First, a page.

On Tuesday June 24th, I represented CONCORD Europe (the group in Brussels representing European development NGOs) at the European Parliament Development Committee for a hearing on gender equality and development – and in particular the upcoming EU Gender Action Plan.
Together with Dagmar Schumacher, the head of UN Women in Brussels, Federica Petrucci, and Jean-Louis Ville, both working with the European Commission, and Members of the European Parliament, we discussed the upcoming opportunities for the EU to put gender at the core of the Union’s foreign policies; in particular, looking towards the negotiations in Addis on Financing for Development and the major UN General Assembly in New York on the Sustainable Development Goals in September, but also the landmark UN Conference on Climate Change in Paris. With a common understanding that gender equality and women and girls’ empowerment are both an end and a means for sustainable development, we all stressed the need for concrete commitments for dedicated resources, including financing for targeted actions and mainstreaming of gender.
EU Gender Action Plan: where are we now?
The EU’s new Gender Action Plan (GAP 2), will replace the current plan that was launched in 2010 and will have to be translated into all EU funding instruments. The new GAP will be the flagship instrument for the EU to implement all its commitments relating to achieving gender equality. However, as the colleagues from the European Commission highlighted in their contribution, lessons need to be drawn from the current gender plan, including: a lack of firm political commitments, a lack of financial resources, and a lack of expertise within the EU delegations on gender mainstreaming and gender responsive budgeting. Recommendations are not missing but political commitment and respective fulfilment will be the key to any future action plan.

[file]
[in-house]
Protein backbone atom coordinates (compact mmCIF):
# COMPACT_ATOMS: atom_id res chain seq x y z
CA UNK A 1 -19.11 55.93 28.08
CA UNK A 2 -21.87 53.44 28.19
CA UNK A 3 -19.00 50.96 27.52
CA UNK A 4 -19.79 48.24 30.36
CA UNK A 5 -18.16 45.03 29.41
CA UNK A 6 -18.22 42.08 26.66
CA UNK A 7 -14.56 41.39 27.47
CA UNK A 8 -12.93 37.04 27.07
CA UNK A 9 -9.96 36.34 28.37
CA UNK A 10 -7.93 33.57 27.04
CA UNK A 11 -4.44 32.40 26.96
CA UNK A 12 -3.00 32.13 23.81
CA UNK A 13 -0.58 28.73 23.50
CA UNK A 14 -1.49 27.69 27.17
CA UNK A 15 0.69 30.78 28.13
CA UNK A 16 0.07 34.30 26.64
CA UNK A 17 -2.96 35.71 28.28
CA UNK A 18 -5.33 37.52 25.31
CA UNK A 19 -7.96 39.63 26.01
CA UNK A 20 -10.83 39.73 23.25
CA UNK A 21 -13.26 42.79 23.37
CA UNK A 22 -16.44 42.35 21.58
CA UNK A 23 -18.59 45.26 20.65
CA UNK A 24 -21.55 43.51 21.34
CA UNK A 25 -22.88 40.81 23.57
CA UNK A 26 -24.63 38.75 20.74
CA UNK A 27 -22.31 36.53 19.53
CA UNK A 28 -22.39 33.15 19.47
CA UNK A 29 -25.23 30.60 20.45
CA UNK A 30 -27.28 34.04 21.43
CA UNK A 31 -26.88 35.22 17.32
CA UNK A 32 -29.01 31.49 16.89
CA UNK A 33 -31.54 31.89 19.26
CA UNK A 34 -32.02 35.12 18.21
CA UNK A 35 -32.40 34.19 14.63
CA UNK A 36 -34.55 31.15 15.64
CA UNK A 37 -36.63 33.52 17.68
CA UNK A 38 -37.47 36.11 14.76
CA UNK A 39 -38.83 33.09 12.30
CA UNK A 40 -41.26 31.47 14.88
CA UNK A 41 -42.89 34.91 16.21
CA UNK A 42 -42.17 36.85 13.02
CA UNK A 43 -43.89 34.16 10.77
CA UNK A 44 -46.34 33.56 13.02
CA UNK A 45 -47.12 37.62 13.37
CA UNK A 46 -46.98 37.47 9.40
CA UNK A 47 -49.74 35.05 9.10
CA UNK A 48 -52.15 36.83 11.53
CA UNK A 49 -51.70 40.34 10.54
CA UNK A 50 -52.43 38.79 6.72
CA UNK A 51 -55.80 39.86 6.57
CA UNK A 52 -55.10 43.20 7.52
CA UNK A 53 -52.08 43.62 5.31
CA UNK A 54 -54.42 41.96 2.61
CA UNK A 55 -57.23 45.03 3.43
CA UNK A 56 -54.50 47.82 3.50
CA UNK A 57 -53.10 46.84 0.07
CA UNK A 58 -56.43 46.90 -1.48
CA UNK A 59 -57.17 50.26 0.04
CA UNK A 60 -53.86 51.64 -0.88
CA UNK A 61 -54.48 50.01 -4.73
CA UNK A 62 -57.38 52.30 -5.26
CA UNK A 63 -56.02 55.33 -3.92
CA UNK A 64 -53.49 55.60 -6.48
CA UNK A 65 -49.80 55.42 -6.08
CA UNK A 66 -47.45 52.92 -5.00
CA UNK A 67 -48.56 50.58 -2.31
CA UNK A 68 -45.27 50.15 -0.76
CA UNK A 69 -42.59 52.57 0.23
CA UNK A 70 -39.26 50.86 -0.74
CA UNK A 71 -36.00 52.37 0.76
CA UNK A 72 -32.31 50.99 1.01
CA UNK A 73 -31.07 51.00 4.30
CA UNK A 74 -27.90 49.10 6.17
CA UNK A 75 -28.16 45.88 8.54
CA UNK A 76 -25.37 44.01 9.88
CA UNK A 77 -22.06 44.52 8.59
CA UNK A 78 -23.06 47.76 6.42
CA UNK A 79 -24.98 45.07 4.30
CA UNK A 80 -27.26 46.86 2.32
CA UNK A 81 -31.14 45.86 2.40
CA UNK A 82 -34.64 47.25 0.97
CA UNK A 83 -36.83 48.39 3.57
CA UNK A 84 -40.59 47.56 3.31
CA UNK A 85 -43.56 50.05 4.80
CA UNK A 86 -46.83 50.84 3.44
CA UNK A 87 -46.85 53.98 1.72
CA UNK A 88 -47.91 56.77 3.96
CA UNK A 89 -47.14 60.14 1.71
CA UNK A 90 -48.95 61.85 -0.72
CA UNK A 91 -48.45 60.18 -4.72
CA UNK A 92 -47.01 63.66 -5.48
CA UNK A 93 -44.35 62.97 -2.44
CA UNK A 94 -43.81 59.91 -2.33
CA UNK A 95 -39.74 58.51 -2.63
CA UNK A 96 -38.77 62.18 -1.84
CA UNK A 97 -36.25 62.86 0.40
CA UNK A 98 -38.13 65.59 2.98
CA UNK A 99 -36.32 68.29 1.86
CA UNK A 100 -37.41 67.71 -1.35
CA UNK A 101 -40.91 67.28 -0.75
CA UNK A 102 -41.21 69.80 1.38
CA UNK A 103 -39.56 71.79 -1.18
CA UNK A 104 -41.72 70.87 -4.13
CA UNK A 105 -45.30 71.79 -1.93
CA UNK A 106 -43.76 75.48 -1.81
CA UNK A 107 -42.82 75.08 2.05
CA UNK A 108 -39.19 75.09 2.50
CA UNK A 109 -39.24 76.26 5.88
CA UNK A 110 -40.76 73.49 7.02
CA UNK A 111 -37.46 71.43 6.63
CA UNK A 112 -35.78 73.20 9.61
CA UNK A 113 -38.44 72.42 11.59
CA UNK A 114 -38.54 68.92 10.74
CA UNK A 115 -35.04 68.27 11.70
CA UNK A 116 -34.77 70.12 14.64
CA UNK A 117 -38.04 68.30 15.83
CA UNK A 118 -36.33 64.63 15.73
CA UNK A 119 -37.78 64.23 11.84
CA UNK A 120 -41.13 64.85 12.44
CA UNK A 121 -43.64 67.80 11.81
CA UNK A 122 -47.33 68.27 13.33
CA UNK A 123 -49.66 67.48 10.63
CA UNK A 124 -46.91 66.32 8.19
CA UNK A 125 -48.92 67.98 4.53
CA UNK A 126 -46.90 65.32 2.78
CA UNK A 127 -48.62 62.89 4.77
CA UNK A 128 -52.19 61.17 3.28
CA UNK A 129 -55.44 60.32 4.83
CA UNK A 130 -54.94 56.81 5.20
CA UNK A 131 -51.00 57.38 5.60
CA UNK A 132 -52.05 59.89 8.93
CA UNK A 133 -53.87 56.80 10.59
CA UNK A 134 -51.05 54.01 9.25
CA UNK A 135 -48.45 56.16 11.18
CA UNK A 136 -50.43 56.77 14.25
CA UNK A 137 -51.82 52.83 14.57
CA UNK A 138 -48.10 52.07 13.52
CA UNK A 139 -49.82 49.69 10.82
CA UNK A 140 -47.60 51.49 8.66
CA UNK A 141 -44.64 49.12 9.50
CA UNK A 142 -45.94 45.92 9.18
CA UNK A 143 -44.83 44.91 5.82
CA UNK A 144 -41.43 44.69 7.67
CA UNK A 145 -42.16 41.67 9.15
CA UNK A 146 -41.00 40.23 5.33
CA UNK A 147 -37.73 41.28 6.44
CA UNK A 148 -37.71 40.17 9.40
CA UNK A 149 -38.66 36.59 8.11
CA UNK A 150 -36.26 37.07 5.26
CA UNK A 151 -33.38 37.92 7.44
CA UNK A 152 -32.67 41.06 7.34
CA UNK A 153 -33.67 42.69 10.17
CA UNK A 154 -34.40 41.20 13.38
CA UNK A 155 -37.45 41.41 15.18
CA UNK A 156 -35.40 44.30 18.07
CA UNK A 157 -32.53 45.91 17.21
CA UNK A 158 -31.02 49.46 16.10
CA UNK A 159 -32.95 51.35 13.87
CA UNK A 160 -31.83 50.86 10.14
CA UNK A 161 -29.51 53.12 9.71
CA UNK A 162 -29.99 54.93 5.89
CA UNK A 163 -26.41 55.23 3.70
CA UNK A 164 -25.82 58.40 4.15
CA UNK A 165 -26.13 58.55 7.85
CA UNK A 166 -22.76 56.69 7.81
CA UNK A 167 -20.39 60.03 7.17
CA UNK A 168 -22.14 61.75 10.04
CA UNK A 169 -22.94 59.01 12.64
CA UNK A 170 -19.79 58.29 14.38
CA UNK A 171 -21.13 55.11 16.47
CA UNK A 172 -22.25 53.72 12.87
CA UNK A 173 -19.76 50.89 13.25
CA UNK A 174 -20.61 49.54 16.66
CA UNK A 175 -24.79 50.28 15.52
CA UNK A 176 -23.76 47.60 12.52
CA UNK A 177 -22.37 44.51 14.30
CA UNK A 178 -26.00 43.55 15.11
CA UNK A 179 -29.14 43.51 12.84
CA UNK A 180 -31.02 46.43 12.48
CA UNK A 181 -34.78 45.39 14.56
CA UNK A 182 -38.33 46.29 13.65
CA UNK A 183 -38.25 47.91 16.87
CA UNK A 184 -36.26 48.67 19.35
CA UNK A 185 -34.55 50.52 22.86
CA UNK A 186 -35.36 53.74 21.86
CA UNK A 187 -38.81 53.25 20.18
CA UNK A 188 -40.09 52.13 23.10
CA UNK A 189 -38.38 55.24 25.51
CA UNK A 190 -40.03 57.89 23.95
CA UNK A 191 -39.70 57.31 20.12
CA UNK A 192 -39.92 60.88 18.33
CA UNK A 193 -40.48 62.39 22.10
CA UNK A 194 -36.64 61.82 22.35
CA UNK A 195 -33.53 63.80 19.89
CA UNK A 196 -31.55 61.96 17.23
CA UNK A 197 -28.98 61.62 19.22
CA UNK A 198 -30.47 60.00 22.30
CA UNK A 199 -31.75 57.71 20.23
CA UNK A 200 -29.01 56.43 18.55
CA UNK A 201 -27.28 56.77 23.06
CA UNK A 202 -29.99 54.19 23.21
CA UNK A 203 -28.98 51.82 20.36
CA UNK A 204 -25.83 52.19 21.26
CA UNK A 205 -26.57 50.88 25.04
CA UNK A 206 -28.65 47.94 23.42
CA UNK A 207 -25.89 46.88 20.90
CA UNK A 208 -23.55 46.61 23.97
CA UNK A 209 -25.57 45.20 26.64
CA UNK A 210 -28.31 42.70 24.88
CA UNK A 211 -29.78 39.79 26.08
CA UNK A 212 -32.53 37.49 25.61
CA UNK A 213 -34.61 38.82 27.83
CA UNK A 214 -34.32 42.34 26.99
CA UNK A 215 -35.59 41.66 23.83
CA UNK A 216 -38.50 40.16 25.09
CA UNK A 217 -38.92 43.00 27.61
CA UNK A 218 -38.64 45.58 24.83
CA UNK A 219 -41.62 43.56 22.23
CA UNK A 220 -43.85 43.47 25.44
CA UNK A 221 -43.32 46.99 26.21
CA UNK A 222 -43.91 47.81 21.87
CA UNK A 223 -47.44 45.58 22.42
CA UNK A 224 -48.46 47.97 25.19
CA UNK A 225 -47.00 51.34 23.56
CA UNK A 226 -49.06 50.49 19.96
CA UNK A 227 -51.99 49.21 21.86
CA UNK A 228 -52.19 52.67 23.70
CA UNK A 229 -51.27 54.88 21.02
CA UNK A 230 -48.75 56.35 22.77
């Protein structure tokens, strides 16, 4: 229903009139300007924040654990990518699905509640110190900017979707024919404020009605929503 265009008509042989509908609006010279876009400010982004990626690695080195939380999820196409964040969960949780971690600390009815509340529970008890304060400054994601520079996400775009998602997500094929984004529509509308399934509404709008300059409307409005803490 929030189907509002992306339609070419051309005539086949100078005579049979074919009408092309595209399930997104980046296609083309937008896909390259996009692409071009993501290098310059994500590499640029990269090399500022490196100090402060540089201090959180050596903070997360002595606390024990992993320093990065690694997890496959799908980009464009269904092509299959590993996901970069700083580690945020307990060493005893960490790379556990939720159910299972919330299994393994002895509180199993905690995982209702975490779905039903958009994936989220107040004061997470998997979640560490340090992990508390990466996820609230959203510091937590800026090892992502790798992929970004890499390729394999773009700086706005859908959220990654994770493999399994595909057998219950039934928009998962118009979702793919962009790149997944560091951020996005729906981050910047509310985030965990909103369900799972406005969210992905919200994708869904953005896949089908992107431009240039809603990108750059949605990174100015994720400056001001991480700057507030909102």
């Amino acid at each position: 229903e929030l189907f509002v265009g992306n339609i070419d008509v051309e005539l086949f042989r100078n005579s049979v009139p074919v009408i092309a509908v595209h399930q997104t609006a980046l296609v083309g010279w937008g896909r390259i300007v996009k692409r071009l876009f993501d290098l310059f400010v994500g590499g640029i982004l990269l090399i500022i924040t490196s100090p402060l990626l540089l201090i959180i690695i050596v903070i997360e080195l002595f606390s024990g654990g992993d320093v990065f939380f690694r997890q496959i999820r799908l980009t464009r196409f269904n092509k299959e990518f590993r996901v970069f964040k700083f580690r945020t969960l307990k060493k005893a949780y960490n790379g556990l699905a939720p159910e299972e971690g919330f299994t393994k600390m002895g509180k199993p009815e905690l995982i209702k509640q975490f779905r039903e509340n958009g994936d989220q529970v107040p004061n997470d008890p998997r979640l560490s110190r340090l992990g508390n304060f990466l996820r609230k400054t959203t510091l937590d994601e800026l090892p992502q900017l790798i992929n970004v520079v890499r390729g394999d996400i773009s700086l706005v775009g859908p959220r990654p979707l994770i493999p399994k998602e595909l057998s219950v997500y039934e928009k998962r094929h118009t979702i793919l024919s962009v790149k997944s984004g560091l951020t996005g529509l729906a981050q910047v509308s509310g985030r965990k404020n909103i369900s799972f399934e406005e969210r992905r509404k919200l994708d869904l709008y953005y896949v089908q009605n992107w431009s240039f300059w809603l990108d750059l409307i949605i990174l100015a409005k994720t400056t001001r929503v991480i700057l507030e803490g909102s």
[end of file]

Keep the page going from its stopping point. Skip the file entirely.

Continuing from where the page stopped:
EU Gender Action Plan: what do we need?
The first step towards a strengthened gender action plan would be to adopt a robust plan with concrete financial commitments, drafted as a “Communication” to give it more political weight, engaging all EU institutions in an inter-institutional dialogue and making it more politically relevant than if it were published as a mere internal document for the European Commission. Framing in the latter format would commit only the Commission’s services responsible for development cooperation . There is is not much time to make sure that the plan comes as a Communication, as the decision on the status is expected in the coming days by the European Commission and the final EU gender action plan due in September or October 2015.
Additionally, the commitments that will be put forward will have to be adequately translated into all other EU programmes, so that the same shortcomings we have experienced since 2010 are not repeated.
We are also eager to see how recent and strong commitments on gender put forward by EU ministers recently will be translated in the much-anticipated gender action plan.
To hear the debates on gender in Development, see: